Molecules That Produce Colour: Pigments
In previous chapters,
we mentioned that because of the different atomic properties of
the pigmentary molecules, objects reflect light rays differently;
hence, different shades of colour are produced. Have another look
around you. The different colours in your range of vision indicate
the existence of a similar number of pigments, because the colour
of everything we see in our surroundings depends on the pigments
present in the composition of that matter. The green colour of plants,
the colour of skin, the colours of animals, in short all colours
stem from the structural characteristics of the pigments contained
in those objects or living things.
What Is Pigment?
Pigments, existing both in our eyes and in the outer surface of
objects, are special molecules that bring about colour. A certain
energy is needed for pigment molecules to be activated. Certainly,
just as in all other stages in the formation of colour, there is
again perfect harmony between pigments and light. "The invisible
light" reaching the earth has been specially designed for the
"pigment" molecules, which are known as colour molecules,
in living things.
Moreover, human eyes also have a structure compatible
to this purpose. The reason why the cone cells that lie in the retina
of our eye perceive three main colours - red, green, and blue -
is because of the special pigment molecules they contain. The most
crucial task these pigments perform so that we see a coloured world
is convert the energy of "colour" in light into nerve
impulses. This means that everything we know as colour is an end-result
of these pigments transmitting the wavelength of light reaching
to them to the brain as nerve impulses.1
||The reason for colour diversity
in the leaves of flowers is the reaction to light of pigment
molecules present in their structure.
The energy levels of visible light correspond to some of the energy
levels needed for activating pigment molecules that are found in
the skins of living beings, or in the scales, feathers, or furs
covering their skins, and thus their colours are formed.
As seen, pigments, which are present both in the vision
centres and in the bodies of living beings, are in perfect harmony
with other bodily systems. Absence of a particular kind of pigment
molecule or its presence in an amount less than required in the
vision centre of a living being causes it to be unable to distinguish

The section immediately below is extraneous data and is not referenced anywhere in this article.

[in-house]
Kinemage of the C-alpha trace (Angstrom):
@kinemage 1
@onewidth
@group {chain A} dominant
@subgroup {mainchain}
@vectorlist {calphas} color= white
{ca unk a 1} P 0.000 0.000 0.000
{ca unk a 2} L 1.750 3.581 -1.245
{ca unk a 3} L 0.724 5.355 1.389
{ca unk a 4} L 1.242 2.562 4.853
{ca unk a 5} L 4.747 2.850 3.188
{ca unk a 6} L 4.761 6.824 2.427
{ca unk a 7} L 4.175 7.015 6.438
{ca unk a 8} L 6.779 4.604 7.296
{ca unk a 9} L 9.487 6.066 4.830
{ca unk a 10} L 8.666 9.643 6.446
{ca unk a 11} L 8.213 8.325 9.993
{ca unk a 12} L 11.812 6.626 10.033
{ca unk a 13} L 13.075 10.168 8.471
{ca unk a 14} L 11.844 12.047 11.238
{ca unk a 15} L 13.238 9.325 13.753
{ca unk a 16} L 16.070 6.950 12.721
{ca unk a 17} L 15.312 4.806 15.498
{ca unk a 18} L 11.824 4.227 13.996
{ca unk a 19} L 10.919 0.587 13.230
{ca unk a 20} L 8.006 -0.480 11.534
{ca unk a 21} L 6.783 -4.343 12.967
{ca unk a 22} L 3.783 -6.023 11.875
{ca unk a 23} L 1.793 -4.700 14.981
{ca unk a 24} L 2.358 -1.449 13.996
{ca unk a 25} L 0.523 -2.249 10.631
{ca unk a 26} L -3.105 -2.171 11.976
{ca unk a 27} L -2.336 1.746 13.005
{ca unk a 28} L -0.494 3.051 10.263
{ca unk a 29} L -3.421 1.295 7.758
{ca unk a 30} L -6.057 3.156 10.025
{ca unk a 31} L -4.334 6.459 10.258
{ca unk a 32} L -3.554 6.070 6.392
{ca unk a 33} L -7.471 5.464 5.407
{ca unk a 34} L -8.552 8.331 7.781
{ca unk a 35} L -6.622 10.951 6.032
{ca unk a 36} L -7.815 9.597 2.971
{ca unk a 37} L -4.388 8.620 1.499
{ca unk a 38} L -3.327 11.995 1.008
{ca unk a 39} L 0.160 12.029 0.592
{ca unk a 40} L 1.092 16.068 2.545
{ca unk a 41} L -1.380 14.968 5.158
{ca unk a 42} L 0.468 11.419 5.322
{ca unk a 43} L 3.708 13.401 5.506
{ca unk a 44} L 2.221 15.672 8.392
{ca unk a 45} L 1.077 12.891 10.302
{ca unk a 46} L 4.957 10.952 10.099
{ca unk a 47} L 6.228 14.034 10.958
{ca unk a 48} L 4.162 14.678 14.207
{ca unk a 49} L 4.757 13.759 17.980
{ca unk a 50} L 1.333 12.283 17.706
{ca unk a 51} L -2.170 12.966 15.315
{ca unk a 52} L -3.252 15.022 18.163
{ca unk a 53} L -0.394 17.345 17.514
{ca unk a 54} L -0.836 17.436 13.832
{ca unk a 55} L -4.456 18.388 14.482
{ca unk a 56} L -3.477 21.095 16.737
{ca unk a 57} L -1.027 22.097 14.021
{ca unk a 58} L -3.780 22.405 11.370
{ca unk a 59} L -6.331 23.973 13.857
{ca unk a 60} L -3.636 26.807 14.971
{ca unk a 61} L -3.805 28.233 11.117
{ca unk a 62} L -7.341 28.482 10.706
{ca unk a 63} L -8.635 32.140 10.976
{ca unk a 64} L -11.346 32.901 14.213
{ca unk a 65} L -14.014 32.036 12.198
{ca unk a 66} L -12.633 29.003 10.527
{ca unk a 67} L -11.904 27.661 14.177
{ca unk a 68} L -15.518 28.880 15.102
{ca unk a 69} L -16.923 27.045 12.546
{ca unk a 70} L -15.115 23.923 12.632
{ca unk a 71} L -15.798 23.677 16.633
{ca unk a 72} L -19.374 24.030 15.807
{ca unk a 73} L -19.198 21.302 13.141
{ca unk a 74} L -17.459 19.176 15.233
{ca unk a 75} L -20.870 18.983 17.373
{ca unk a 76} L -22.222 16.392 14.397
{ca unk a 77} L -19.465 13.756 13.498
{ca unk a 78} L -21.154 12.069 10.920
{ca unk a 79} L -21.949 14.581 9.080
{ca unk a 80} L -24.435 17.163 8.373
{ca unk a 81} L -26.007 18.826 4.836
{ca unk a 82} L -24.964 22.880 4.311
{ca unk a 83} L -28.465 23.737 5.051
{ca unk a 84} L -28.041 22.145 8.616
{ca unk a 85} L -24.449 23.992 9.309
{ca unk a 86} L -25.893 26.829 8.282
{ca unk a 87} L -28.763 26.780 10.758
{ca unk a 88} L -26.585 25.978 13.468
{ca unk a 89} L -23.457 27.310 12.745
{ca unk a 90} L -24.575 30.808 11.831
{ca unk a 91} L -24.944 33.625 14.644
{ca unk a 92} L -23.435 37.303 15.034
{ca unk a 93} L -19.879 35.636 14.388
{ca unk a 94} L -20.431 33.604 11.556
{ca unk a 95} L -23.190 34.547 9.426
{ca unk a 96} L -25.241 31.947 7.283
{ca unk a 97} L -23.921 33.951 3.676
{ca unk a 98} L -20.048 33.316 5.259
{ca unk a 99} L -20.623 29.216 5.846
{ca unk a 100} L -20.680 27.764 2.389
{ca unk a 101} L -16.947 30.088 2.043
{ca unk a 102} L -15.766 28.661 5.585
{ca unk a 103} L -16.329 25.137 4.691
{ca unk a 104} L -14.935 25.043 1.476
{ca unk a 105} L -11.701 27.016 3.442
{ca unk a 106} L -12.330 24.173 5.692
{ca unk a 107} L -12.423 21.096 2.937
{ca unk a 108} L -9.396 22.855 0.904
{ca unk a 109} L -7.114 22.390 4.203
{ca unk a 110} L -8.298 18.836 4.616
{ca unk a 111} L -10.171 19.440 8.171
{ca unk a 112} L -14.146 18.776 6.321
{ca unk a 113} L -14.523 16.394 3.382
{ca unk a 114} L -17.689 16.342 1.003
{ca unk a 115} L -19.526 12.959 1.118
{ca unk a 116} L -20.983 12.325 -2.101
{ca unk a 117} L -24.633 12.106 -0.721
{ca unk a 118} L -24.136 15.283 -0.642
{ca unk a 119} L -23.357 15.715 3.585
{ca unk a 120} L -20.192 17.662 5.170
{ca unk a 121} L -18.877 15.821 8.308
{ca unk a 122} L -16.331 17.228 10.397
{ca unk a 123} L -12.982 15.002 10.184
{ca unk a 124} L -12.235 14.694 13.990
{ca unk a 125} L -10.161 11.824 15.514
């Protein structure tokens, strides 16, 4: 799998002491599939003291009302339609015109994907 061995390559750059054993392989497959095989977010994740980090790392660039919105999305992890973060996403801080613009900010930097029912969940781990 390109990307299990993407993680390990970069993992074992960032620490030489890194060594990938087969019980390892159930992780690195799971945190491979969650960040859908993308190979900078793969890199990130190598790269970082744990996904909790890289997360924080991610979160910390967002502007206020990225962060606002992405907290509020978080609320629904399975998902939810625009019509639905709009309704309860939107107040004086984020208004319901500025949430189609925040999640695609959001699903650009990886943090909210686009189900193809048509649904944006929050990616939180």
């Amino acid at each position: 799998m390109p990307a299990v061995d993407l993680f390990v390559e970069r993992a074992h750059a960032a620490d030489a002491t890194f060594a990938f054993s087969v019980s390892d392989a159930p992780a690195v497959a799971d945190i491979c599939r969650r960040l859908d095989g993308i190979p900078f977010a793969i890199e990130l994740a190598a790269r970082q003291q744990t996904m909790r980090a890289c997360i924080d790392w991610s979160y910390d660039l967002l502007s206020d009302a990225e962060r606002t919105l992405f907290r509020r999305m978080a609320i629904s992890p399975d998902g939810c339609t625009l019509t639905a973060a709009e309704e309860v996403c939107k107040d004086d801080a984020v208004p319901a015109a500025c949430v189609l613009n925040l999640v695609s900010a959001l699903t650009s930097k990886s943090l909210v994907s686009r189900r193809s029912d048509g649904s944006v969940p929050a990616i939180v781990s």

colours in its environment.
The question is: how do these special molecules develop
in the skins of living beings? We can give an answer to this question
by asking some further questions. Have living beings come to possess
these colours by acknowledging the properties of a special light
spectrum reaching the earth and choosing special pigment molecules
accordingly? Certainly the possibility of the occurrence of such
a coincidence is zero. These specific molecules have been placed
in the skin of living beings by conscious design. It is obvious
that neither could living beings carry out such a process, nor could
random coincidence bring about such a formation. The harmony in
question is one, which could only come about because of One Who
Wills creating it, One Who keeps everything under control. Allah
has created each living being with very sophisticated characteristics
peculiar to it. Everything, animate or inanimate, has pigments suitable
to it. Pigments absorb light selectively according to their molecular
structure. Every pigment does not react to light in the same way.
For this reason, it cannot set off the same chemical reaction and
form the same colour.
We can give chlorophyll, the pigment molecule that
causes plants to look green, as an example. These pigments absorb
certain wavelengths coming from the sun and reflect light having
the wavelength that corresponds to green colour. Chlorophylls, the
pigment molecules in plants, reflect the photons that look green
due to their wavelengths. At the same time, the energy they receive
from sunlight enables the plants to produce carbohydrates, one of
the prime food sources of all living beings.2Different
pigment molecules reflect particular colours at certain wavelengths
according to their own molecular properties and hence cause different
There are many kinds of pigments in nature. A few examples
are sufficient to show that pigment molecules have been specially
designed for life.
Examples of Pigment Types Protective
Colour Source: Melanin
The eyes of living beings are quite sensitive to light and are easily
affected adversely. Still, we can safely look towards the sun and
see our surroundings, thanks to the support systems specially created
by Allah. One of these support systems is a group of pigment molecules